The Big Picture: Pink Is Not The Problem

TheDrunkNinja

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Oh for fucks sake Bob, you're still holding onto this idea that the Hunger Games was anti-gay or anti-feminine in this case?

I especially like how you used the image of Seneca Crane when showing the "evil villains" instead of President Snow or even Thread, the two who arguably have the larger part of the overall "evil" plot and ultimately act as the bigger bastards especially considering that Crane was more of a cornered subordinate. But no, you can't get your point across if you show them because they aren't feminine enough to make an actual impact, are they? In fact, neither have any of the qualities that you brought up.
 

chronicchronicler

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That was both refreshing and brilliant in equal measure. Thank you MovieBob for speaking sense into a world where sense in in short quantity.
 

chikusho

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I think the association of negative and vain characteristics is the main root of the problem. It seems that Bob has gotten the associations of these things in the wrong order.

Vanity and wealth goes hand in hand, and it has done so throughout human history. Having your base needs covered opens up a whole new set of wants, needs and desires. Many of them related to social standing; to see oneself and be perceived as better than those around you.

Historically, the wealth and class meant that you wouldn't need to perform any kind of manual labor. So, wearing a white jacket and makeup is a statement that you won't be plowing any fields in the near future. They'd be ruined within minutes!

Women, to whom beauty is more valuable in society, have simply been more closely associated with these vain characteristics. When in truth they exist throughout all of humanity.

This is the case in The Hunger Games. It's not about effeminate villains, it's about excess and decadence.
 

RTR

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Worgen said:
MB202 said:
I almost thought he was going to get into My Little Pony: Friendship is Magic for a moment there, since it ties into the fact that Lauren Faust created that show with the intent of showing that something "girly" doesn't automatically make it bad. Also, Bob's comments about "coded" characters is very similar to what the Nostalgia Chick said in her "Disney Needs More Gay" video, in that you can tell most villains are gay by being incredibly vain and feminine. It's strange, I never realized it until people like Lindsay (the Nostalgia Chick) and Bob pointed it out to me.
I'm really surprised he didn't mention ponies also, since I've heard that one reason they are starting to get rid of the pink isle is so that male bronies didn't feel weird looking for mlp stuff at toys R us. It's also really interesting how the mlp toys are packaged.

we have one of the standard sets, with even a pink Princess Celestia (ugh, CELESTIA ISN'T PINK DAMMIT) clearly aimed at the young girl age group.


but then we got something like the vinyl figures and their packaging is mostly black, aimed at an older male collectors market.
TBF, Bob has said in the past that MLP is not in his area of expertise, and I wouldn't blame him if he consciously decided not to bring it up because of the potentially volatile implication of talking about MLP on the Internet, but yeah, it's a valid point to say that FiM works not in spite of being femenine, but because it embraces feminitity. And yes, it's a smart decision to have certain MLP products not being marketed to the target demo.
 

RTR

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I think Egoraptor has said in the past that pink is his favorite color, so I wouldn't be suprised if he found a lot to agree with in this video.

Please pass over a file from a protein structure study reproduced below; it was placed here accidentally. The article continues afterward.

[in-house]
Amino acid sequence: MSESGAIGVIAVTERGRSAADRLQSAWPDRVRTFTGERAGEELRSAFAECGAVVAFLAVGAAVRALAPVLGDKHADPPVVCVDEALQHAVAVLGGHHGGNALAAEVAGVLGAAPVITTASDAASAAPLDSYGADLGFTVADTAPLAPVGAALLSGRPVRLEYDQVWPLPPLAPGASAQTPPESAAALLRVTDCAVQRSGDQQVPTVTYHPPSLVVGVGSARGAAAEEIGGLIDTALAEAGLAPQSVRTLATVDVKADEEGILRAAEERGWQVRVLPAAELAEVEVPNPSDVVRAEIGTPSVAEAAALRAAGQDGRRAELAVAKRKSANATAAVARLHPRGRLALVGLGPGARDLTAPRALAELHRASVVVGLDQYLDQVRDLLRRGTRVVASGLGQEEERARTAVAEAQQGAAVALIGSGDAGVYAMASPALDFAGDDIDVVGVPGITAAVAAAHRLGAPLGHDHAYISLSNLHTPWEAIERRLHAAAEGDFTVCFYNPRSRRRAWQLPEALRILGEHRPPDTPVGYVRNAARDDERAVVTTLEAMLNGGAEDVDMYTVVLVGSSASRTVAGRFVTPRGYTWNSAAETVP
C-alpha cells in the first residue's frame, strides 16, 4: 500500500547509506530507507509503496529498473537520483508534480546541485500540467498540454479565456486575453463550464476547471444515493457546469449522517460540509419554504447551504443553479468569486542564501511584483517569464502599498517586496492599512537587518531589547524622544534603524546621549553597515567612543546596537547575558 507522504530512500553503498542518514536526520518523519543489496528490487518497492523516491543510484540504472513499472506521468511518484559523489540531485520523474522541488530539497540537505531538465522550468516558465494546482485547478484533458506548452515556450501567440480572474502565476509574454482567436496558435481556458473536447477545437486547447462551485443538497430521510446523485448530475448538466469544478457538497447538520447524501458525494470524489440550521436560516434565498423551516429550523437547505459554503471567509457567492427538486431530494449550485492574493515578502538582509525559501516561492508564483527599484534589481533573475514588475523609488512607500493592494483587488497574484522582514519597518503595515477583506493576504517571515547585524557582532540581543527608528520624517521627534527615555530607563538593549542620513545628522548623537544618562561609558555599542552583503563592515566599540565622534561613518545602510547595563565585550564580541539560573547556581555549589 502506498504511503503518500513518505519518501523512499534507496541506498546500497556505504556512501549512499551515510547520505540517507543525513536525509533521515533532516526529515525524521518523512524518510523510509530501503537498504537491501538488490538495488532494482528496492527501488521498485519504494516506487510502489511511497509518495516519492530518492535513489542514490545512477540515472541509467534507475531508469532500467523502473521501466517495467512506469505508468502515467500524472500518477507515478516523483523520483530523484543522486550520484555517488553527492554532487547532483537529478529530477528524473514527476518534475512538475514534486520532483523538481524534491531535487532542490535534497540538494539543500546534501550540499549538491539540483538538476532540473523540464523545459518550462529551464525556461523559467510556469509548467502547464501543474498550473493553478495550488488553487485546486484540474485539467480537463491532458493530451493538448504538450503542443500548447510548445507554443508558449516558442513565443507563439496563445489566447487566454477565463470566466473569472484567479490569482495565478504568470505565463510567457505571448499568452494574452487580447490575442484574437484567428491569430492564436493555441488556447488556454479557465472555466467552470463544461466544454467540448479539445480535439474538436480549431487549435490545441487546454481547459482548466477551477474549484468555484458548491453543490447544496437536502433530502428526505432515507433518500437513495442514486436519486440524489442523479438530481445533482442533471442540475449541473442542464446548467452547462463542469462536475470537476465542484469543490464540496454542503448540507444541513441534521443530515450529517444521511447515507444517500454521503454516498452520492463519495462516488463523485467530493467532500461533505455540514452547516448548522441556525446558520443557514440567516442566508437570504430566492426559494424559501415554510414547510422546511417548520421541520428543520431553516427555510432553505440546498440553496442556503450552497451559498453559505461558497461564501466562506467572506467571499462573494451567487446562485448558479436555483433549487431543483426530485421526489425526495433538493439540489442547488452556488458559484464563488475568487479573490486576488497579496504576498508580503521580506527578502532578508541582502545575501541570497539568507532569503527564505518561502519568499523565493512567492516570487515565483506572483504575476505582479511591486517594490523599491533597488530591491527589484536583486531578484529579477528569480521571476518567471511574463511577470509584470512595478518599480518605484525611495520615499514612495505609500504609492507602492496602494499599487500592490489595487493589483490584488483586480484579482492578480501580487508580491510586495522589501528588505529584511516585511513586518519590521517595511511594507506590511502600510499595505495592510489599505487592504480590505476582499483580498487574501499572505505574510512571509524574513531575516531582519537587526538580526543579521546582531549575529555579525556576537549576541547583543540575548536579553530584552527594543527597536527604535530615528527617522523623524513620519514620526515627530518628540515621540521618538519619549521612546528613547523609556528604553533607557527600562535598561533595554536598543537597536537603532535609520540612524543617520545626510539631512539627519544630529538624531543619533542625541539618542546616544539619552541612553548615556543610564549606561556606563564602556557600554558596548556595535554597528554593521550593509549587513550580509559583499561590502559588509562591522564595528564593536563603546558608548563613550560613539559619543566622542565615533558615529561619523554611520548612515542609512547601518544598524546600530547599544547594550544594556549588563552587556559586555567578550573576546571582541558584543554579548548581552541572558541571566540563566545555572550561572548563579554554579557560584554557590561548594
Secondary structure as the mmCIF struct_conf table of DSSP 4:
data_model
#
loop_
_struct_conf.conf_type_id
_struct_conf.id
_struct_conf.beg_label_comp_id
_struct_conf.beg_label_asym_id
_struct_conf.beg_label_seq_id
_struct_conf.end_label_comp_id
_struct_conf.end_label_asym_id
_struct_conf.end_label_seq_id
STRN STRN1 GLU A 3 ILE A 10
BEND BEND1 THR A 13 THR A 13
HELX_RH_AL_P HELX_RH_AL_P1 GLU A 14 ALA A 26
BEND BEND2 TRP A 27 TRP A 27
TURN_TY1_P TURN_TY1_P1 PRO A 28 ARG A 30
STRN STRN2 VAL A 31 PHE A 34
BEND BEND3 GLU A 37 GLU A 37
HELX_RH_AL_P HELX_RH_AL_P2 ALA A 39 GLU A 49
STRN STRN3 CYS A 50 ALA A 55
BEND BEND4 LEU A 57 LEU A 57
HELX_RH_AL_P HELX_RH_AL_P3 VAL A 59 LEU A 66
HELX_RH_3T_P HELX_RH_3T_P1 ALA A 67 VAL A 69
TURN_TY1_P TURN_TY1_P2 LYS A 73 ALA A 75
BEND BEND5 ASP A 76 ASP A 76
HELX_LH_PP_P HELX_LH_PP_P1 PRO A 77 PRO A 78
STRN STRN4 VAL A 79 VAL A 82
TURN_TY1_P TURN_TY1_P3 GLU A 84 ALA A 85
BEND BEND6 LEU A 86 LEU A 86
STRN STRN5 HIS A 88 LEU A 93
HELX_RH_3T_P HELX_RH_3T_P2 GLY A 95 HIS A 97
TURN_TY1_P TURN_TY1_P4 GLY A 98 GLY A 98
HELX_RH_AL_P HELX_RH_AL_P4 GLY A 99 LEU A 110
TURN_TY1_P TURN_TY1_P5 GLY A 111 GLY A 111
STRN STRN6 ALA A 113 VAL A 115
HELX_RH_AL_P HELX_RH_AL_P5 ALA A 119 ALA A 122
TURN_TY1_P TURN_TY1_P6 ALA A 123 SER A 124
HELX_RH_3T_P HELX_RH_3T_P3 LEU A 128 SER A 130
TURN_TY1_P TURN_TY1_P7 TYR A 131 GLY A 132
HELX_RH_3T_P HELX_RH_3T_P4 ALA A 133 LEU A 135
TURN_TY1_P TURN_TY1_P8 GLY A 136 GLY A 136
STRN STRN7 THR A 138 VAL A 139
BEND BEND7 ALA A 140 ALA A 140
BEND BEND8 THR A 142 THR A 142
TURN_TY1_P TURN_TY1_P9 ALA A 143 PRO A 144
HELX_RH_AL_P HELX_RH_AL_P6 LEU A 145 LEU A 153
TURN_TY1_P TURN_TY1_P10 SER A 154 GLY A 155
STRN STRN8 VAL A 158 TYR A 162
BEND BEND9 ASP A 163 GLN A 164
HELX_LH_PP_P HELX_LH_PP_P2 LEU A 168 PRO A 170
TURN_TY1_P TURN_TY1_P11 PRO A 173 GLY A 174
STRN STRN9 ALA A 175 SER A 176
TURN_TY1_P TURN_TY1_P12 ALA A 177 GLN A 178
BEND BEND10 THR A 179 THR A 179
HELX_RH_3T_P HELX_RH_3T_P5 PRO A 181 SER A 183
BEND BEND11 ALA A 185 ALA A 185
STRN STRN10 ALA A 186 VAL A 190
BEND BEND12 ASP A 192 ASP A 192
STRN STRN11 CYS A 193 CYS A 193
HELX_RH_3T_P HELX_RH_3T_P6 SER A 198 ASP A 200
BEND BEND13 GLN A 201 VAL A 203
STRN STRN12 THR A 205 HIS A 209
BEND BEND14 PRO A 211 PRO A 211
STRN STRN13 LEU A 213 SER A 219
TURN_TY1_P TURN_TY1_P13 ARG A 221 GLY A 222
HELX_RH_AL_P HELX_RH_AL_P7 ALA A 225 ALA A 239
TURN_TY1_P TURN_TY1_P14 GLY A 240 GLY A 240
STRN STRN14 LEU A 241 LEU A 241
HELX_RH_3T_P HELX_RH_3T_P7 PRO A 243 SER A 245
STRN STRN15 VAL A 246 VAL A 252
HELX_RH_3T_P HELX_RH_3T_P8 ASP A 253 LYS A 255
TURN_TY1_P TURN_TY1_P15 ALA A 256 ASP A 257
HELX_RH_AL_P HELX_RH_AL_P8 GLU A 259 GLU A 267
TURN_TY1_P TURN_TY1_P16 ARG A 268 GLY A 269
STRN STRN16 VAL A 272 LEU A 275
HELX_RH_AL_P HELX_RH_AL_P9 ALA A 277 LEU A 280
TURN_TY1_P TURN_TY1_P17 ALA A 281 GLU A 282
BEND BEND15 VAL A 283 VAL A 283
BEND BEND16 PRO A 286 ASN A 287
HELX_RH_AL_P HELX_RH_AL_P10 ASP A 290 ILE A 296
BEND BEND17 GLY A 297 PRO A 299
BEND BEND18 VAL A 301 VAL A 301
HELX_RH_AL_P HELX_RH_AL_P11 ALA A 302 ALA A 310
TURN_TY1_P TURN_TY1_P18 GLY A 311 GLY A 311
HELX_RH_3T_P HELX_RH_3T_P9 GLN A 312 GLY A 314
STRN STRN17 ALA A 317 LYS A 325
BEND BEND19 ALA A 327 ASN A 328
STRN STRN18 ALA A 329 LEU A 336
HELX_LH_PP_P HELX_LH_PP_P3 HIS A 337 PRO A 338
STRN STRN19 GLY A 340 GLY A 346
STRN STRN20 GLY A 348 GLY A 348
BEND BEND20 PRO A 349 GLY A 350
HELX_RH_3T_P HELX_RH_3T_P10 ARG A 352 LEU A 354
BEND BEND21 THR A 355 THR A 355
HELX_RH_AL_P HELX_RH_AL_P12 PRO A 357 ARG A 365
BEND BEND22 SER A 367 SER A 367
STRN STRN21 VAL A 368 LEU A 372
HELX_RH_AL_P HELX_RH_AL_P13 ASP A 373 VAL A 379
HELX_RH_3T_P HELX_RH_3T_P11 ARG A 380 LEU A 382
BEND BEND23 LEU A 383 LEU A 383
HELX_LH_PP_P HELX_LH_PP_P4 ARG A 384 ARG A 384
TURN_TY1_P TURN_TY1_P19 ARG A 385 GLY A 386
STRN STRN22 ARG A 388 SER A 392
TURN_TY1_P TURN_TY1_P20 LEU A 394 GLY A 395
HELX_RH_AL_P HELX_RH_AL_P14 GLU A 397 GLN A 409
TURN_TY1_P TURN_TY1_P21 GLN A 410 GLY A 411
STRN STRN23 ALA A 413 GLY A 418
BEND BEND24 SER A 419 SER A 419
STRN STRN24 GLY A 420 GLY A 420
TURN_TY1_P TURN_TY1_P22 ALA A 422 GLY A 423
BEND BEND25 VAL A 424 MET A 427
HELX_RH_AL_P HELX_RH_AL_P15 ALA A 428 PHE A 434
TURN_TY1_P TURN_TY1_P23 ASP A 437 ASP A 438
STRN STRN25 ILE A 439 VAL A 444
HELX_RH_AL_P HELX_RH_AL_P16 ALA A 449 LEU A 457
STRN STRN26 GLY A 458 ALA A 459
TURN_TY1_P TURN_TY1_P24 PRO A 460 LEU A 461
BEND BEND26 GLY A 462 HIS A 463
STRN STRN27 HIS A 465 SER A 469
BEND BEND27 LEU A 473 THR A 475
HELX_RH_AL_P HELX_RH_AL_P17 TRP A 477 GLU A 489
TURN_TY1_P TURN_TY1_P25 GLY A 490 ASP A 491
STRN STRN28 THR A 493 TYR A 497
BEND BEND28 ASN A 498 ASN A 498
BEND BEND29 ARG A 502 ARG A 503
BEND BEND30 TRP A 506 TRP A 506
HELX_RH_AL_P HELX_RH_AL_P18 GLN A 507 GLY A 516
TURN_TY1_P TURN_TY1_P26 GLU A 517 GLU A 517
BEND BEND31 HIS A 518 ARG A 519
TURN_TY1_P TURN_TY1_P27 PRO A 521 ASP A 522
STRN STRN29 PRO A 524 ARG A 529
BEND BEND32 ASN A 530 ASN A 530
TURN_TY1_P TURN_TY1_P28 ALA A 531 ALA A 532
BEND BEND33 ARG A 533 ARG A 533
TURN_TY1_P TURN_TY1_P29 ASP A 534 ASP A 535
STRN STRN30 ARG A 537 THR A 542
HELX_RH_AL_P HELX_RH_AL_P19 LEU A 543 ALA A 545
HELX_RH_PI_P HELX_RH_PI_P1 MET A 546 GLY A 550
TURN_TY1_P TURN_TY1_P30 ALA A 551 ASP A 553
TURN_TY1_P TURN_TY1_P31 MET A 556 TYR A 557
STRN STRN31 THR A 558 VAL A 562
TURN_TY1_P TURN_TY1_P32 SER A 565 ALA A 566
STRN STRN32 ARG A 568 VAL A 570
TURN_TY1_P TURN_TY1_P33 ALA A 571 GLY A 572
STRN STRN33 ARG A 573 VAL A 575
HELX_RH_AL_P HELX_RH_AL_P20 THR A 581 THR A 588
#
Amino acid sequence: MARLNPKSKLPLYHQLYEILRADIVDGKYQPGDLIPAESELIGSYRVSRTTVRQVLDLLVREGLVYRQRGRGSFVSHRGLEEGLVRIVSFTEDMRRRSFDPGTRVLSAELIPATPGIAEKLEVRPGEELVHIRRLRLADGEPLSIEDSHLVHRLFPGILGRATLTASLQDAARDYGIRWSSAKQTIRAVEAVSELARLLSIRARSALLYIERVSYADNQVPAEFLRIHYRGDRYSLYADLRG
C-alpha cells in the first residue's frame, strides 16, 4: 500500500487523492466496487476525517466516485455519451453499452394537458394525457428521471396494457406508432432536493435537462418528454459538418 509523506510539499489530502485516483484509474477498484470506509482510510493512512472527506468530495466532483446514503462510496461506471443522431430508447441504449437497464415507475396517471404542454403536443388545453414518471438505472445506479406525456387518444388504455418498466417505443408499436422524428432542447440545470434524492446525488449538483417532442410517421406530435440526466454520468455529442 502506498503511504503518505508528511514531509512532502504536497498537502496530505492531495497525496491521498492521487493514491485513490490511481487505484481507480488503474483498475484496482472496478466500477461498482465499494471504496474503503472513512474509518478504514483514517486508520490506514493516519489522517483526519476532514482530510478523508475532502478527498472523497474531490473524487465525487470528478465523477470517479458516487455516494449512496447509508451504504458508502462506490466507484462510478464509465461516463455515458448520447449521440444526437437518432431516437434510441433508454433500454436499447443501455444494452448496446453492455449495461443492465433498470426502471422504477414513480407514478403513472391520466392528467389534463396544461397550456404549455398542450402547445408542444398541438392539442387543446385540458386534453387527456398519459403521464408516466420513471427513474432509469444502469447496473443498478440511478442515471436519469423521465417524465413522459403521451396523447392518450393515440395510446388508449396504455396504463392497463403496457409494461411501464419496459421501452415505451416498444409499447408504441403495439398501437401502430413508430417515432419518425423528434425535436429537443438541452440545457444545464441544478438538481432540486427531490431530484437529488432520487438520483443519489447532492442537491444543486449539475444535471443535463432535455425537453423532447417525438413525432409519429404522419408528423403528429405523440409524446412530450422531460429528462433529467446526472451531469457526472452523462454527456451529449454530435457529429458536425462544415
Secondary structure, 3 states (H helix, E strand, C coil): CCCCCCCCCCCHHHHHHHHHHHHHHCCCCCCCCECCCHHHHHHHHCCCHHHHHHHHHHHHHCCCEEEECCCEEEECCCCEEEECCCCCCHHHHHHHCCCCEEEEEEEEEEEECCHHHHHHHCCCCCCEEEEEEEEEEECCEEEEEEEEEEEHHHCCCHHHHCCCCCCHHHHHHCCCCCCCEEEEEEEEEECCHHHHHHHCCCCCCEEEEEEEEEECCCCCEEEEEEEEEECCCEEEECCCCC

GundamSentinel

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Aug 23, 2009
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Overall I agree with Bob's statement, but I'm not convinced that the classic divide between what girls and boys like and dislike is purely arbitrary and based on social archetypes.

Men and women are equal and similar, but they are not the same on a fundamental level. Consequently, their likes and dislikes are equally fundamentally different. Sure, it's not that black and white in practice, and girls can like boy stuff and vice versa, but generally this holds true. Gender is not just a social construct we made up, it's biology. After all, all those social archetypes have biological roots of their own.

That said, I'm very much against what often comes down to basically forcing people to adhere to these social and biological standards. People can like what they like and shouldn't be pushed a way they don't want to go. Enforcing gender roles is nonsense. But at the same time I think things like 'female quota' in certain industries are nonsense from a social standpoint. It's just not that simple and black and white.
 

RTR

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PunkRex said:
Yal said:
MB202 said:
I almost thought he was going to get into My Little Pony: Friendship is Magic for a moment there, since it ties into the fact that Lauren Faust created that show with the intent of showing that something "girly" doesn't automatically make it bad.
Funnily enough, it was Powerpuff Girls where I first noticed this problem. Remember this guy?



Even back in the 90s, that one was blatant enough to rub me the wrong way.
True, though given who the main characters were I felt kind of countered the whole feminine is bad thing, not to mention even King Camp of Gayhala would look at HIM *shudder* and say wtf!?

I feel the overly feminine bad guy stems more from trying to appeal to the middle/working classes that hold alot of these 'old school' values more so than out rightly saying femininity is weak/evil. However this still has the same negative effects such as the more vocal members of the COD fandom and Frank Miller so i'm glad to see stupid standards like this put under srutiny.

HOORAY FOR PINK!
My mind is full of Pink(ie Pie) and I love it.
 

Yuuki

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Yal said:
MB202 said: